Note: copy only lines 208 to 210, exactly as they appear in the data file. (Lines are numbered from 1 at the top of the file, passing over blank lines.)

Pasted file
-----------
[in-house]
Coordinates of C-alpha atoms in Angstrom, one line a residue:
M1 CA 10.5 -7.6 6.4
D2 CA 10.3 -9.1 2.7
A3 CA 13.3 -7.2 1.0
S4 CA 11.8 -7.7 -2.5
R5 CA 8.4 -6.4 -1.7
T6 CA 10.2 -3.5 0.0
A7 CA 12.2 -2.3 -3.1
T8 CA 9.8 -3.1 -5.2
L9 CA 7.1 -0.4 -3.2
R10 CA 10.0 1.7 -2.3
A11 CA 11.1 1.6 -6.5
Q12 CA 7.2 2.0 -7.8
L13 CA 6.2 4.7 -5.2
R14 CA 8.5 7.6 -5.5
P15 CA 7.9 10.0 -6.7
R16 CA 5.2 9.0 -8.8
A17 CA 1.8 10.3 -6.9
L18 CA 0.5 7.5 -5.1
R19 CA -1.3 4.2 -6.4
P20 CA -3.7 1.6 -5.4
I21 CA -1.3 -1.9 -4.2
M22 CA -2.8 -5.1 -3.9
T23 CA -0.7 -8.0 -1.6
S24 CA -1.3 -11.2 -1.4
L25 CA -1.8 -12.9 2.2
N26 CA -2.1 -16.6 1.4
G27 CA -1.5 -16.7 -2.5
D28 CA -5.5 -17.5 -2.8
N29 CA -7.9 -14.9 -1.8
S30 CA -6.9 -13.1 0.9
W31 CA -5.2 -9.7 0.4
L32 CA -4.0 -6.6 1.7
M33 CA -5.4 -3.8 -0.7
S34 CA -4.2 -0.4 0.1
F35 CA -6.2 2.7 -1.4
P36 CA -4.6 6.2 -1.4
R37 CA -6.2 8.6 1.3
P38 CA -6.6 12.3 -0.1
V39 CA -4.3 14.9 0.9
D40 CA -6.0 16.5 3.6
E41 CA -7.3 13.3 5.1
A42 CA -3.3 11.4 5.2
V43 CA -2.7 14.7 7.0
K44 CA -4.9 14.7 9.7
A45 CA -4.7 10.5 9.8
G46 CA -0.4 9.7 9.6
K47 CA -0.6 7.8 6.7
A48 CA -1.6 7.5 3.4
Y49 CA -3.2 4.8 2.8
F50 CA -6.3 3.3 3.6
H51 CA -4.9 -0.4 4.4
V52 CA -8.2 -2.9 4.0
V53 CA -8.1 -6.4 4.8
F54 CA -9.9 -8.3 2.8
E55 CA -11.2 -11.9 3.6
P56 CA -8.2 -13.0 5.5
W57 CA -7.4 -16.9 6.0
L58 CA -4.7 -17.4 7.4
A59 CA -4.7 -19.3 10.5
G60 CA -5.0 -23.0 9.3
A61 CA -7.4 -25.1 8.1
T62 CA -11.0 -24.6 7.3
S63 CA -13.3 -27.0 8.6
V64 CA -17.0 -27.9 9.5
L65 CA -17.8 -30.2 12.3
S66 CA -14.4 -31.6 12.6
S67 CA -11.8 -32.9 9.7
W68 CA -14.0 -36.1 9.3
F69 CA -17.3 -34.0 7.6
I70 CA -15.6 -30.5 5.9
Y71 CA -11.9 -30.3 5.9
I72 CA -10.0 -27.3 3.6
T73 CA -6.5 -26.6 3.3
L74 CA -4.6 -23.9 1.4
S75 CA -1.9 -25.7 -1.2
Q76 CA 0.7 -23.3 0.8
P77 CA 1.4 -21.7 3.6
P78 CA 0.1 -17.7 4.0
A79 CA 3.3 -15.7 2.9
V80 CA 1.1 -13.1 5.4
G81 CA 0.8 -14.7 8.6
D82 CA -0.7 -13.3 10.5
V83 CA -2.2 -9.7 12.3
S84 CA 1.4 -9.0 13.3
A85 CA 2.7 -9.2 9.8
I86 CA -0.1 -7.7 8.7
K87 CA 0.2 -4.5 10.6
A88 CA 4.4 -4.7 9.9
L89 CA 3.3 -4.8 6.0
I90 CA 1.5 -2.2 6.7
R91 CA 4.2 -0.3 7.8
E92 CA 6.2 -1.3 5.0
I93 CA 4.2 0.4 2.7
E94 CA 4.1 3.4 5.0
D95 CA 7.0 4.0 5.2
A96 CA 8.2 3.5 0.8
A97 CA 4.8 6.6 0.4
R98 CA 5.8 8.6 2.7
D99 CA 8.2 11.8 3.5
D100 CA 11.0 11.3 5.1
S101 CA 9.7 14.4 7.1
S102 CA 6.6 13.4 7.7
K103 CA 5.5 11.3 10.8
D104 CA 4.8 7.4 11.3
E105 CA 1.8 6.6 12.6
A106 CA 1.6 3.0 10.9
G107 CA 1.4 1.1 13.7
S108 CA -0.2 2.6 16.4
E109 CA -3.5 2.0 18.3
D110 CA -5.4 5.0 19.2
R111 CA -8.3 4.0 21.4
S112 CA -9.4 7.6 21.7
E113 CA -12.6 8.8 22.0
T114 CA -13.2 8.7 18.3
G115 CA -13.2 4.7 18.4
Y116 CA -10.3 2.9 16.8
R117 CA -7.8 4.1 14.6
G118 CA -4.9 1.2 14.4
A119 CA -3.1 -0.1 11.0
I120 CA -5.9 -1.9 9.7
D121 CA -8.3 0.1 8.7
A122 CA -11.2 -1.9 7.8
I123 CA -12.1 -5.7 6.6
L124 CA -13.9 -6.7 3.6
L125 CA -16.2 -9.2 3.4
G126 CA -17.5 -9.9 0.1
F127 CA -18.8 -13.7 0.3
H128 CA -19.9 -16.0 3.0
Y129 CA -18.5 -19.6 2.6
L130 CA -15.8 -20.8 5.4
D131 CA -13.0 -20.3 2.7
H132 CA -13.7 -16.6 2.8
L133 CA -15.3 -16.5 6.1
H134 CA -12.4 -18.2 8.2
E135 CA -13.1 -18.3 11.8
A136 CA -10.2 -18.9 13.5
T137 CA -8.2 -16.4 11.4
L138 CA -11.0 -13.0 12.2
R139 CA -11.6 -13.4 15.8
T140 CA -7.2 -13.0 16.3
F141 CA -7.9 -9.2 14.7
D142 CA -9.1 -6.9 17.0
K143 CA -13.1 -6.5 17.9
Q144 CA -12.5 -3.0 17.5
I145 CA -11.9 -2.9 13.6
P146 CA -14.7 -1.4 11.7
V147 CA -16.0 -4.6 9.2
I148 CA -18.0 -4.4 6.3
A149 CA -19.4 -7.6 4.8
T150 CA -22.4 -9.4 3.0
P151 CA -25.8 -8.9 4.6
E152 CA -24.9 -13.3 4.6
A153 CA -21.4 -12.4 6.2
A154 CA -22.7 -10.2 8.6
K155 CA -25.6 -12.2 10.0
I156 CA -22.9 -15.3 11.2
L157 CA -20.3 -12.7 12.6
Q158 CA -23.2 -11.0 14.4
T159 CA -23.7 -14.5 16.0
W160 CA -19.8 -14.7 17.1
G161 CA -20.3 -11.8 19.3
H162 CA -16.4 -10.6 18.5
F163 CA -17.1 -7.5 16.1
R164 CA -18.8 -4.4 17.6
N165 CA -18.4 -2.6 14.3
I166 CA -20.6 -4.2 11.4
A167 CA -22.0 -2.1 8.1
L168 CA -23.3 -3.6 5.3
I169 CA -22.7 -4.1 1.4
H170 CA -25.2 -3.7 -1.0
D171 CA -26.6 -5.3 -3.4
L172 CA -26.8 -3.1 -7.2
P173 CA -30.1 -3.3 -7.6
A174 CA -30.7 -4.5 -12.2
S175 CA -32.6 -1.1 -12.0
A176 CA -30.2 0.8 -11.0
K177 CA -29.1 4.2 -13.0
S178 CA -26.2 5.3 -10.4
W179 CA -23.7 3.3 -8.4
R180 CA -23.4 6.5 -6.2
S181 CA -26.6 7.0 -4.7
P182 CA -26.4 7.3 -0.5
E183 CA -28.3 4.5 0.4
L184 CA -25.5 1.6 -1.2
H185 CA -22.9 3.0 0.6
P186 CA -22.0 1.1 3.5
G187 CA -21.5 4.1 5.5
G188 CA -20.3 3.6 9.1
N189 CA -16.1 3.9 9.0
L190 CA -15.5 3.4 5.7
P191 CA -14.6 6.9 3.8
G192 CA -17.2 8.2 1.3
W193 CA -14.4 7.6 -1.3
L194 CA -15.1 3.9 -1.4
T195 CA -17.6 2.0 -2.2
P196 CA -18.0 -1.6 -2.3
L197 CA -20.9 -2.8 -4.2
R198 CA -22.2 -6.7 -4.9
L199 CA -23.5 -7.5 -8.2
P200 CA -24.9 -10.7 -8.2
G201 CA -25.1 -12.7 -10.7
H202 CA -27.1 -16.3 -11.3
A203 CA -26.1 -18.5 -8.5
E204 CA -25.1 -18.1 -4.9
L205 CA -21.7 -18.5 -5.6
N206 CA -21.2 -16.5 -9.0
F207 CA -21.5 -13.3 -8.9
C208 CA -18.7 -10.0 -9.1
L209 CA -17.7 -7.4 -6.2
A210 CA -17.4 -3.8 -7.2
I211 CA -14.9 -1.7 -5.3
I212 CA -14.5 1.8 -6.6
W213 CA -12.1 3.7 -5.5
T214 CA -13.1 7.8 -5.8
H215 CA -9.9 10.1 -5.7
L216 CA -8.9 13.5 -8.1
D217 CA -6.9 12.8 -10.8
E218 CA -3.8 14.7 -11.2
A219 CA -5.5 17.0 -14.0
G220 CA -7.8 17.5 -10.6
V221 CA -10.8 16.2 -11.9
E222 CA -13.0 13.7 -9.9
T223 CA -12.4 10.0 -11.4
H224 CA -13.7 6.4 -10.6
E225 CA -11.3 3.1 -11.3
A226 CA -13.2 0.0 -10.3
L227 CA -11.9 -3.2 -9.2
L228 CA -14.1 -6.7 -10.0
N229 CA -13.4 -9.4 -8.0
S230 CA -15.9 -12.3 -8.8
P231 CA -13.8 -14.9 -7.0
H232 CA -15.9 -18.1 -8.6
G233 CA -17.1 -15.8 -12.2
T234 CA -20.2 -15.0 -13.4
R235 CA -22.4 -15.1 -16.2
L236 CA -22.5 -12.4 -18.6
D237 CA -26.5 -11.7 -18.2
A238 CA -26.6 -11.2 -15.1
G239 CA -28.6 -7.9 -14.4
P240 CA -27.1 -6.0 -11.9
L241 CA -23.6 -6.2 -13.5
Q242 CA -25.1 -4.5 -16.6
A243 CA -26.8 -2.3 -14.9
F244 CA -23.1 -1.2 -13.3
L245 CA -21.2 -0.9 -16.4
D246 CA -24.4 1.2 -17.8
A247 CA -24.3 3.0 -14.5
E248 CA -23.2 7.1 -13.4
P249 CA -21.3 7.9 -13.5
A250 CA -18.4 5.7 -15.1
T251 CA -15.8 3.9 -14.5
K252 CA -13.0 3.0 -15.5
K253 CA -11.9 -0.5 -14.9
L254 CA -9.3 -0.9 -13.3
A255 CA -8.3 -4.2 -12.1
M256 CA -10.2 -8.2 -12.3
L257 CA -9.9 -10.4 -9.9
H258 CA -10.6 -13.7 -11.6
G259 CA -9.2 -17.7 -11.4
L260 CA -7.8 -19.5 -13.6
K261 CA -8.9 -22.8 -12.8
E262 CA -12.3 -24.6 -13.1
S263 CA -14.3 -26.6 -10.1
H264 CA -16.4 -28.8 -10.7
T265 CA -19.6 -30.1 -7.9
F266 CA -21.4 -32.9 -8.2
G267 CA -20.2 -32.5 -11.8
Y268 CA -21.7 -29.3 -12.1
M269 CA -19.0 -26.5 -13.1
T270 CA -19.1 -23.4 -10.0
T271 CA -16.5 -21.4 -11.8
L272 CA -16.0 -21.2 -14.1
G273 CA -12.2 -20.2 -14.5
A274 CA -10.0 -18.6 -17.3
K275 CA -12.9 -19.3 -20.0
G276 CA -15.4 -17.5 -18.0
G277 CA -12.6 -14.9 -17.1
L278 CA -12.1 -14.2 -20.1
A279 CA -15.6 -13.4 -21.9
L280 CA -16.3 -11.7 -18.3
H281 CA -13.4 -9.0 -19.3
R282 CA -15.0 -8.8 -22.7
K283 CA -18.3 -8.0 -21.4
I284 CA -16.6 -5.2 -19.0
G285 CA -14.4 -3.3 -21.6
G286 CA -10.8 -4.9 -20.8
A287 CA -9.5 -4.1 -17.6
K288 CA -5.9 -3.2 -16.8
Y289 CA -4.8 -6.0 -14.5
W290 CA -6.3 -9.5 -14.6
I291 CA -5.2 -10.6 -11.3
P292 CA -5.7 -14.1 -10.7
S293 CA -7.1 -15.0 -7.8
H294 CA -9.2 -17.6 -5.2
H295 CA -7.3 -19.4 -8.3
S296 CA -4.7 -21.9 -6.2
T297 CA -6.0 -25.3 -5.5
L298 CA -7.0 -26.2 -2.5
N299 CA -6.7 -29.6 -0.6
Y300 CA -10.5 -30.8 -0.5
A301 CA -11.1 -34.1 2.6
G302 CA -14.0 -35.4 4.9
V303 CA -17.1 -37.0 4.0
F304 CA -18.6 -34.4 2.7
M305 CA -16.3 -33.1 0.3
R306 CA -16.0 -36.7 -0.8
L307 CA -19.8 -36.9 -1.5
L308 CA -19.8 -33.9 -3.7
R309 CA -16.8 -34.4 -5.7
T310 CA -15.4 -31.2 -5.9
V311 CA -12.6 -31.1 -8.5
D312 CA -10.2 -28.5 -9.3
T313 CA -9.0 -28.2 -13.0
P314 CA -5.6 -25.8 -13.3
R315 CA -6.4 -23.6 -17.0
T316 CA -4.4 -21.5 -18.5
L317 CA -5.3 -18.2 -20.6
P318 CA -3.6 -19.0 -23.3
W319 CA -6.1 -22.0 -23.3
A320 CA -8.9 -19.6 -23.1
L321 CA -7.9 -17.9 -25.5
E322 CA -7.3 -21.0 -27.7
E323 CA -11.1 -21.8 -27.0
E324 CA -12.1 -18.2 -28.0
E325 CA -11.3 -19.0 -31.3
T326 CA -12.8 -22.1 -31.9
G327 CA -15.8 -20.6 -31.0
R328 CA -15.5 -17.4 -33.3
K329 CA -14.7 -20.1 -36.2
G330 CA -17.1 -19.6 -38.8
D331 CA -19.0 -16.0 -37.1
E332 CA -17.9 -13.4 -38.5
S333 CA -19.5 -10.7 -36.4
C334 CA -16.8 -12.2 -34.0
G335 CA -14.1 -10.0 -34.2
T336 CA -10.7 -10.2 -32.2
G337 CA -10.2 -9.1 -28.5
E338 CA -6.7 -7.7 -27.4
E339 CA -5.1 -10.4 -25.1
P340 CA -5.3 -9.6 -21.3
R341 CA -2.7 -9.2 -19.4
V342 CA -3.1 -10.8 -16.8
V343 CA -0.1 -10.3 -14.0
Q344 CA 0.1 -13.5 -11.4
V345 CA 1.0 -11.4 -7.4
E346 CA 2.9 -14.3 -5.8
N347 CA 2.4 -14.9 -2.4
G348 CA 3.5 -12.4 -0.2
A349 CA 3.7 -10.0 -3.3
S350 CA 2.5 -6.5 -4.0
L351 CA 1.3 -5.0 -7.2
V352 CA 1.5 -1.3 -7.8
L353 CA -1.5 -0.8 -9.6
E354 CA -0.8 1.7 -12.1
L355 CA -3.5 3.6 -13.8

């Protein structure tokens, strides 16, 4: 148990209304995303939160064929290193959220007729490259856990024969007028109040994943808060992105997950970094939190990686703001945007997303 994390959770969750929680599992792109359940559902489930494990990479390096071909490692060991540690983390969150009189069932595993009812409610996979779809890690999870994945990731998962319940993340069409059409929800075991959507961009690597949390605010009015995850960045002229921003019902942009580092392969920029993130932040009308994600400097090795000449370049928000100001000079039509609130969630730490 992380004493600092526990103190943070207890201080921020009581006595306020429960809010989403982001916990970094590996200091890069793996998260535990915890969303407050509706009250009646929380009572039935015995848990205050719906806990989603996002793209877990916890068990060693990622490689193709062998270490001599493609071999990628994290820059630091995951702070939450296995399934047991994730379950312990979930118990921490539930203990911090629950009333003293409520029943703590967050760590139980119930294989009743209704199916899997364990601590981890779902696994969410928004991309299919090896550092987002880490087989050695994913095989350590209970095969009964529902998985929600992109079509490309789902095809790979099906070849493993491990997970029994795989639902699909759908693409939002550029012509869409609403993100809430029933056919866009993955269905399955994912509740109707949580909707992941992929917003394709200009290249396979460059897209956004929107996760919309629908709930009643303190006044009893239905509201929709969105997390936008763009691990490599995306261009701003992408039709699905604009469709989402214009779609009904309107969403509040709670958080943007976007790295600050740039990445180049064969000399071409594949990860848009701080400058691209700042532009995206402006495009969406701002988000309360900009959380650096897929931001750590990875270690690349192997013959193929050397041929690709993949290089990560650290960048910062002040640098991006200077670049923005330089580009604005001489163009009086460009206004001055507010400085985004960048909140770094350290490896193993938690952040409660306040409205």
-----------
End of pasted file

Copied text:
N206 CA -21.2 -16.5 -9.0
F207 CA -21.5 -13.3 -8.9
C208 CA -18.7 -10.0 -9.1